When my friend and “co-conspirator”, Segun Adeniyi, had to migrate to THISDAY early in 1999, Mr. Bello’s emotional pain of losing a good hand was palpable. His apprehension seemed worsened by the suspicion that Segun might have “sweet-talked” me to join him.
To be doubly sure, the editor quickly recommended to the management to make a preemptive counter-offer. On a single day, I was promoted by three steps to take Segun’s place as Assistant Editor!
The big break came barely six months later. Following Mr. Alake’s nomination as Information Commissioner by Asiwaju Bola Tinubu in June 1999, Mr. Bello was named the new editor of National Concord. His erstwhile deputy in the Sunday title, Comrade KK, was promoted the editor. Now, a vacancy opened for deputy editor of Sunday Concord.
When the management eventually met, I happened to be among the shortlist of five. The story was told that, while most members considered me hardworking and obviously the youngest, the issue of my coming in with OND came up and was going to count decisively against me.
From what I heard, it was Mr. Bello who then informed the management that I had not just recently bagged a degree from UNILAG but also came out with Second Class Upper (2.1).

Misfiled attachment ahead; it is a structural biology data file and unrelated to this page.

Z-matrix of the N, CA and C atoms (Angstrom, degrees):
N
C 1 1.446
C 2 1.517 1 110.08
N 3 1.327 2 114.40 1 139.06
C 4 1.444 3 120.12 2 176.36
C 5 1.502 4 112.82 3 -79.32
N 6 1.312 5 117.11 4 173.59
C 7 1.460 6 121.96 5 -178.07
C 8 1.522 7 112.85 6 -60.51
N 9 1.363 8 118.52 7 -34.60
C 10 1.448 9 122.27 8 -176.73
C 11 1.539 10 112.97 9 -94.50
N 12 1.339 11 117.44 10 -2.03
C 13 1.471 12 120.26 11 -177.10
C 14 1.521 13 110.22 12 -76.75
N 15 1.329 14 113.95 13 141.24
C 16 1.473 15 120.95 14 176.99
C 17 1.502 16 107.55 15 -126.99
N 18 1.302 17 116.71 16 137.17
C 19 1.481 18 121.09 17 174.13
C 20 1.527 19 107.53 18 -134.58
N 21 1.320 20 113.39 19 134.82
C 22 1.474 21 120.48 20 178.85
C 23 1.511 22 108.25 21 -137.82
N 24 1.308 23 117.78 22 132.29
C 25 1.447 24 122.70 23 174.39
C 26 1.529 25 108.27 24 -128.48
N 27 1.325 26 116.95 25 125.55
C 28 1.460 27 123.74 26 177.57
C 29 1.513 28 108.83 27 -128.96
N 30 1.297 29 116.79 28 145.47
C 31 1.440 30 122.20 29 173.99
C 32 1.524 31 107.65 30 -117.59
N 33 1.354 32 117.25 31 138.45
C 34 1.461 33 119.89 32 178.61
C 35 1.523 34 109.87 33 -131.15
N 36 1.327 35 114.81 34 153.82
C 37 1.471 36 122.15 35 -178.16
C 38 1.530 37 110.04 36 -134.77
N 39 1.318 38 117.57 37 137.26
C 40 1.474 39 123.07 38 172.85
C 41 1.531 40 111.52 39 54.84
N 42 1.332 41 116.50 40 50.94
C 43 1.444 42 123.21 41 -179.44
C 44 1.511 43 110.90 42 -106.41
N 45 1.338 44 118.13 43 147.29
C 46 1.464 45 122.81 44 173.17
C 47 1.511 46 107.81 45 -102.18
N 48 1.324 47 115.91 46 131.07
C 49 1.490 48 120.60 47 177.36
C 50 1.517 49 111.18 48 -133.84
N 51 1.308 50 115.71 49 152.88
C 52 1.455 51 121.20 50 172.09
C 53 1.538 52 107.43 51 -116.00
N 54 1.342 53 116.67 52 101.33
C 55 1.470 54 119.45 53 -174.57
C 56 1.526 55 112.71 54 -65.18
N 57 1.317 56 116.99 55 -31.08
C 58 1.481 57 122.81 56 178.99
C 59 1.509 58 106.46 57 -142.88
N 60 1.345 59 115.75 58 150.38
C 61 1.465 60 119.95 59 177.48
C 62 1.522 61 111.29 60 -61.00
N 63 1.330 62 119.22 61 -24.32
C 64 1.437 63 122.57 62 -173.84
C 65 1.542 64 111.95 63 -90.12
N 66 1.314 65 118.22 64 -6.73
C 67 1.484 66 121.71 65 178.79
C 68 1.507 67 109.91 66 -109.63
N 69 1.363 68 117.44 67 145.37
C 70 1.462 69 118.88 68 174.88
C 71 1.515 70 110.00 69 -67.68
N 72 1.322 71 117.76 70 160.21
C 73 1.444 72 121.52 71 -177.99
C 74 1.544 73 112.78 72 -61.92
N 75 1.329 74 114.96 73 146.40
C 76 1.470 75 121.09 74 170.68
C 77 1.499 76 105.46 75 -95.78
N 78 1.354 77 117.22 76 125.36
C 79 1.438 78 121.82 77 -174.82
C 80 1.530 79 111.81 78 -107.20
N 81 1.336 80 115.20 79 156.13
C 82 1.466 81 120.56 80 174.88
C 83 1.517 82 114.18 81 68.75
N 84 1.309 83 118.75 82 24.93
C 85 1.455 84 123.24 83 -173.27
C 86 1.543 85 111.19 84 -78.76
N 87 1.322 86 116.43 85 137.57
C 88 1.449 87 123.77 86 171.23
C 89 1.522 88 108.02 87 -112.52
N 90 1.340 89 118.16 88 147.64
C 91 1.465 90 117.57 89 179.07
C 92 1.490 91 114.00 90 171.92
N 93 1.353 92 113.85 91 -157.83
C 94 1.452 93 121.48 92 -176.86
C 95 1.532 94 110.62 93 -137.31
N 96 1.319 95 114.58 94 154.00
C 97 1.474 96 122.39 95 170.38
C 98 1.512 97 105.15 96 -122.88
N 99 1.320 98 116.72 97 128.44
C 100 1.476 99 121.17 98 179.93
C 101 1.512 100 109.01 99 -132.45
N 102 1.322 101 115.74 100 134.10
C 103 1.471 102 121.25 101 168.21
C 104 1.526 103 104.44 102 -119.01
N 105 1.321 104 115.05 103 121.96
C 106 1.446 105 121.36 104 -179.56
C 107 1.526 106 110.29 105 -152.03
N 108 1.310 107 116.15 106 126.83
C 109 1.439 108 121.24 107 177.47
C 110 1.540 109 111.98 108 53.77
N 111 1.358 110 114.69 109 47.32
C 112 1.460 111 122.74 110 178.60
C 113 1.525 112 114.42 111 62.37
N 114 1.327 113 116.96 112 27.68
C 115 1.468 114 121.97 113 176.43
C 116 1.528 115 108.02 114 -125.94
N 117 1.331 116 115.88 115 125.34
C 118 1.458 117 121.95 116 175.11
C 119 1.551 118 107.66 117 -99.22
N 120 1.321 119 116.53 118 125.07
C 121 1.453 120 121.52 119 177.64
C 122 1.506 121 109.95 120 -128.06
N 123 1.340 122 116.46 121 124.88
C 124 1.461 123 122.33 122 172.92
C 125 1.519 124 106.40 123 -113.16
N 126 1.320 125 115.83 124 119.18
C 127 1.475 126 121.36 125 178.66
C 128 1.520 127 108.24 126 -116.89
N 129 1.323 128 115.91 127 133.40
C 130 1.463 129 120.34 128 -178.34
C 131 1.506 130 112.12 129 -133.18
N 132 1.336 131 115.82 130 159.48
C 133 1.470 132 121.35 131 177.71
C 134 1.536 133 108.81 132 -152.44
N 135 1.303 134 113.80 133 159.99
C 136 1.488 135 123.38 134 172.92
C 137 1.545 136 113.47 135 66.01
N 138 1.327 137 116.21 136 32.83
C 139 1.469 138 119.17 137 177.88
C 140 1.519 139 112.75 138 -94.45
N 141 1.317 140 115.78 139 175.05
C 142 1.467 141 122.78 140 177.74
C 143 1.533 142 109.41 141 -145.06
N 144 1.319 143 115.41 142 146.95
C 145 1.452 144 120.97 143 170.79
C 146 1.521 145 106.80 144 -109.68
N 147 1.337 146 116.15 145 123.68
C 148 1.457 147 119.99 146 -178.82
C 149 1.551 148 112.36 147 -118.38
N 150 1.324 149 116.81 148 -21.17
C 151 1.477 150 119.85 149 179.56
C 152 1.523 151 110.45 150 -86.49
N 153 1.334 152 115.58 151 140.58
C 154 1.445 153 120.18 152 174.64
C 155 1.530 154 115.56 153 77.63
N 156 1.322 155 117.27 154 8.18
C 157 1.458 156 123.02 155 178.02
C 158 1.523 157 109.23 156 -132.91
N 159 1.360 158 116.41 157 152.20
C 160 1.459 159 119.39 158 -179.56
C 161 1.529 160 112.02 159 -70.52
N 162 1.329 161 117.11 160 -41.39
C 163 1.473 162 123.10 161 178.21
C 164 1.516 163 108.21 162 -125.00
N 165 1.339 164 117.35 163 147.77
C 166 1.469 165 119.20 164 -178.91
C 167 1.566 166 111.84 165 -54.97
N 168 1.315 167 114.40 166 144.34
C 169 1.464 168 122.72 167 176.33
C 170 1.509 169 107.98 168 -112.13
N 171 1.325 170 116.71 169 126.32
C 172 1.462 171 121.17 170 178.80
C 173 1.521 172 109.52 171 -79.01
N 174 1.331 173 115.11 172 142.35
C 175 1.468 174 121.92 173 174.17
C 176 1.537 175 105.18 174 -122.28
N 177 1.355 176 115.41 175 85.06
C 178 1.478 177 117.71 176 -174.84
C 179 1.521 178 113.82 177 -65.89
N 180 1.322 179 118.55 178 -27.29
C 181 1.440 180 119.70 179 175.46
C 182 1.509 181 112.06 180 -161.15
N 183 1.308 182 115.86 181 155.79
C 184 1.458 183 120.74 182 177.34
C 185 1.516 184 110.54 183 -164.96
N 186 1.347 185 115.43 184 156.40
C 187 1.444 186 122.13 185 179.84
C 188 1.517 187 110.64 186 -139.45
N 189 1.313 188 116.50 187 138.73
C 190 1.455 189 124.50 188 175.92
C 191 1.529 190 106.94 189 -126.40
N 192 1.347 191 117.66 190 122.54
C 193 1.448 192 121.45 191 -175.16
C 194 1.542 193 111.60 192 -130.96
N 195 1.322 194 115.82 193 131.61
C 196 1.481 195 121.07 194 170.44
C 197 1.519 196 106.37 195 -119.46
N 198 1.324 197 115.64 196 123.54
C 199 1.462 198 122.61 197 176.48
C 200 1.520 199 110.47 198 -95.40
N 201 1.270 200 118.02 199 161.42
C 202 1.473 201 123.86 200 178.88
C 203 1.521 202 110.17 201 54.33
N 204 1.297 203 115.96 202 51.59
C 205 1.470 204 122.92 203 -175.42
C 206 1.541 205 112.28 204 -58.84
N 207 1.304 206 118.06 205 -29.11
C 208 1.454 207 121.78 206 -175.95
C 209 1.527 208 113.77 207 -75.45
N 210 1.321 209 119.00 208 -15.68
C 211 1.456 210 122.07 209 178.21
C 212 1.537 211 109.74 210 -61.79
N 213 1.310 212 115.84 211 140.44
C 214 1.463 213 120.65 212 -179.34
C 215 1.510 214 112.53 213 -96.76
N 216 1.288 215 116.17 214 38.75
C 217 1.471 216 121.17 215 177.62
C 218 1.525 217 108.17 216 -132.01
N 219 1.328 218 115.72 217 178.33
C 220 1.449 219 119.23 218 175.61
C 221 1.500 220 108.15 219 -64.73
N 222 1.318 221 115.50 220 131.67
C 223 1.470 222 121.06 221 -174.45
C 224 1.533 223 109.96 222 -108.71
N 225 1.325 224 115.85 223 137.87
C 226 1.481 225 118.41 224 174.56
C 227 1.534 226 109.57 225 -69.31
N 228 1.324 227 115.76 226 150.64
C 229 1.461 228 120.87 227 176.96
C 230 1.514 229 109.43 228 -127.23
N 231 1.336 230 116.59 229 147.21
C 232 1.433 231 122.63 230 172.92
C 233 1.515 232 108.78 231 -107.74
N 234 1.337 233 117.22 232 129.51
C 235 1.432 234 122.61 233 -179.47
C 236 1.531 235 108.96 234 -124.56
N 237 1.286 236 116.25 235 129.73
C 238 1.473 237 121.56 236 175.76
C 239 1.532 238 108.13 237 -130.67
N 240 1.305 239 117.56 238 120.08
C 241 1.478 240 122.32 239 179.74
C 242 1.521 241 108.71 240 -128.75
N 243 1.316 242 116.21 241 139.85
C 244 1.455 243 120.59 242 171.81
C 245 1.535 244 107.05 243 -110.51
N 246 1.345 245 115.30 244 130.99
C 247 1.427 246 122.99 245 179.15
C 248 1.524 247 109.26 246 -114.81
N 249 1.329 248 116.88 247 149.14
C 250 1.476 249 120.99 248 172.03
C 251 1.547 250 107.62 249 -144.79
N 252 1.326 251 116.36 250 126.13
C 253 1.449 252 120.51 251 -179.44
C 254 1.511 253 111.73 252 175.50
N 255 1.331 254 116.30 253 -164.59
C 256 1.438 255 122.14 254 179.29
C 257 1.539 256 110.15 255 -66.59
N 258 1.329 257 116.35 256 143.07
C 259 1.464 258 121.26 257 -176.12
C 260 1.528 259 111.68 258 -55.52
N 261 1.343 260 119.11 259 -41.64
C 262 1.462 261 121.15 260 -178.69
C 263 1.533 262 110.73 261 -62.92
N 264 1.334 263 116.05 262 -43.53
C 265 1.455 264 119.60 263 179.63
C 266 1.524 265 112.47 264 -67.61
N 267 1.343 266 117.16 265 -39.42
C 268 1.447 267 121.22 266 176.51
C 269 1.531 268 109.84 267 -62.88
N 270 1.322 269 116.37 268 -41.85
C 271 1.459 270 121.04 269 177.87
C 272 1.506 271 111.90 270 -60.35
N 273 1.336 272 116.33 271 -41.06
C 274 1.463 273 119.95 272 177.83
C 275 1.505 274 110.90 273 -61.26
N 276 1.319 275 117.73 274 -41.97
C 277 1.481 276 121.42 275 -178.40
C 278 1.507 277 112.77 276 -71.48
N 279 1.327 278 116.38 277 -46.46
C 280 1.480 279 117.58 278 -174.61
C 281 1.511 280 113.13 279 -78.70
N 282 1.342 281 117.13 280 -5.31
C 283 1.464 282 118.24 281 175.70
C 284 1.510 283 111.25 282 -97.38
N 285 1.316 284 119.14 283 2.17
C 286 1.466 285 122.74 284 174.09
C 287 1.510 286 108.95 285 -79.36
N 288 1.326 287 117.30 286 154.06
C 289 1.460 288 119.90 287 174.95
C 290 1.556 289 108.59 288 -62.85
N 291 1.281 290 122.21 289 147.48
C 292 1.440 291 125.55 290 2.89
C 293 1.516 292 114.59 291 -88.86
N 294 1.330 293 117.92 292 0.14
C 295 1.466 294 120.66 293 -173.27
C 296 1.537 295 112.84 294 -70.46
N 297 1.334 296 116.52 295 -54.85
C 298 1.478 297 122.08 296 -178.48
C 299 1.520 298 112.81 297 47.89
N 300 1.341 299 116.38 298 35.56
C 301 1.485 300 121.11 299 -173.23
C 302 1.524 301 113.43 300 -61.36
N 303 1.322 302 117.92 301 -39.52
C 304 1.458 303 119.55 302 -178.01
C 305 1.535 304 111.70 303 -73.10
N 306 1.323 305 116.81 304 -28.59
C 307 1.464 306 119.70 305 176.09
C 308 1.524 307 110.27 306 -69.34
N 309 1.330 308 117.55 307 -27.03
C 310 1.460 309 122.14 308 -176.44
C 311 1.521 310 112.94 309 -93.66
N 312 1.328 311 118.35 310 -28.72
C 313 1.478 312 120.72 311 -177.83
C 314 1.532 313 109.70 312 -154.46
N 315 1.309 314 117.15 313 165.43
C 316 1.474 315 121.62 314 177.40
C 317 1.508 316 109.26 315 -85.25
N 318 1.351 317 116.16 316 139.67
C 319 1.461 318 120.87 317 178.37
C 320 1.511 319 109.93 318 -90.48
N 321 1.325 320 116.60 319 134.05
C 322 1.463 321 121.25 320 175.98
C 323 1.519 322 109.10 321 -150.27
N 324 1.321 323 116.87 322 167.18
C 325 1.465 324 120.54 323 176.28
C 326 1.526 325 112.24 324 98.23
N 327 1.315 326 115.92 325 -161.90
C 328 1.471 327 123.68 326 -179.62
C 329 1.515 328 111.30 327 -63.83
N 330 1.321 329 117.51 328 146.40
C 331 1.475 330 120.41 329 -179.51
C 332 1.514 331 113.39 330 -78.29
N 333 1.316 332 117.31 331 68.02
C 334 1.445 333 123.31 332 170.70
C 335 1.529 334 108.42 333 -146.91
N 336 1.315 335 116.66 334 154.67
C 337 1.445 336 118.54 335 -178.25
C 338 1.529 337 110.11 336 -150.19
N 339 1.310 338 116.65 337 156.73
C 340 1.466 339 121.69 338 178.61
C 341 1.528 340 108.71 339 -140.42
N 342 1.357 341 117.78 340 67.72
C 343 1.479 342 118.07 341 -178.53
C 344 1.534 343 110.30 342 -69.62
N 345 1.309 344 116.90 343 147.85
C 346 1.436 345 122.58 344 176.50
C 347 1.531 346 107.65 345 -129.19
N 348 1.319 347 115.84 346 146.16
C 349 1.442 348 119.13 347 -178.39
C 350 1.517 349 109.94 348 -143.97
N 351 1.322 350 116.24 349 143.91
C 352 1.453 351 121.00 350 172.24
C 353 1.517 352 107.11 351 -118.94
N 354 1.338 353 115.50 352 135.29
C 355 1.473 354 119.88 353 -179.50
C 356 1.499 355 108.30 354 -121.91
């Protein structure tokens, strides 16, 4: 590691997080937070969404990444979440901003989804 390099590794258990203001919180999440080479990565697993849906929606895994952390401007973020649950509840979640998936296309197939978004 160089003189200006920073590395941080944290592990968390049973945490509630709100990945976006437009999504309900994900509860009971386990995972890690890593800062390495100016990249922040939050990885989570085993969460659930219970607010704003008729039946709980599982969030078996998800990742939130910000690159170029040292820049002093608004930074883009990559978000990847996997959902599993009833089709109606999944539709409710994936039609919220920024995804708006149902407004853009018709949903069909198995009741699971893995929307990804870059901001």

That was it!
No sooner had the management meeting ended than the news of my elevation hit the airwaves like a hurricane. As it filtered into my own ears, what echoed back were the words Mr. Bello had uttered eight years earlier about the necessity of higher education.
In the final analysis, the big point should not be lost. When the golden opportunity came, possession of a degree meant I could seize the moment effectively.
In the parlance of practising Christians, destiny-helper describes a God-send. Looking back to my own desperate hour of need, I can’t think of anyone more qualified to be so described today than Mr. Bello.
*Mr. Odion is the Senior Technical Assistant on Media to the President. Being excerpts from a new book, “In Pursuit of the Public Purpose – Essays in Honour of Tunji Bello at 60”.
Tunji Bello: A mentor extraordinaire at 60 was last modified: June 26th, 2021 by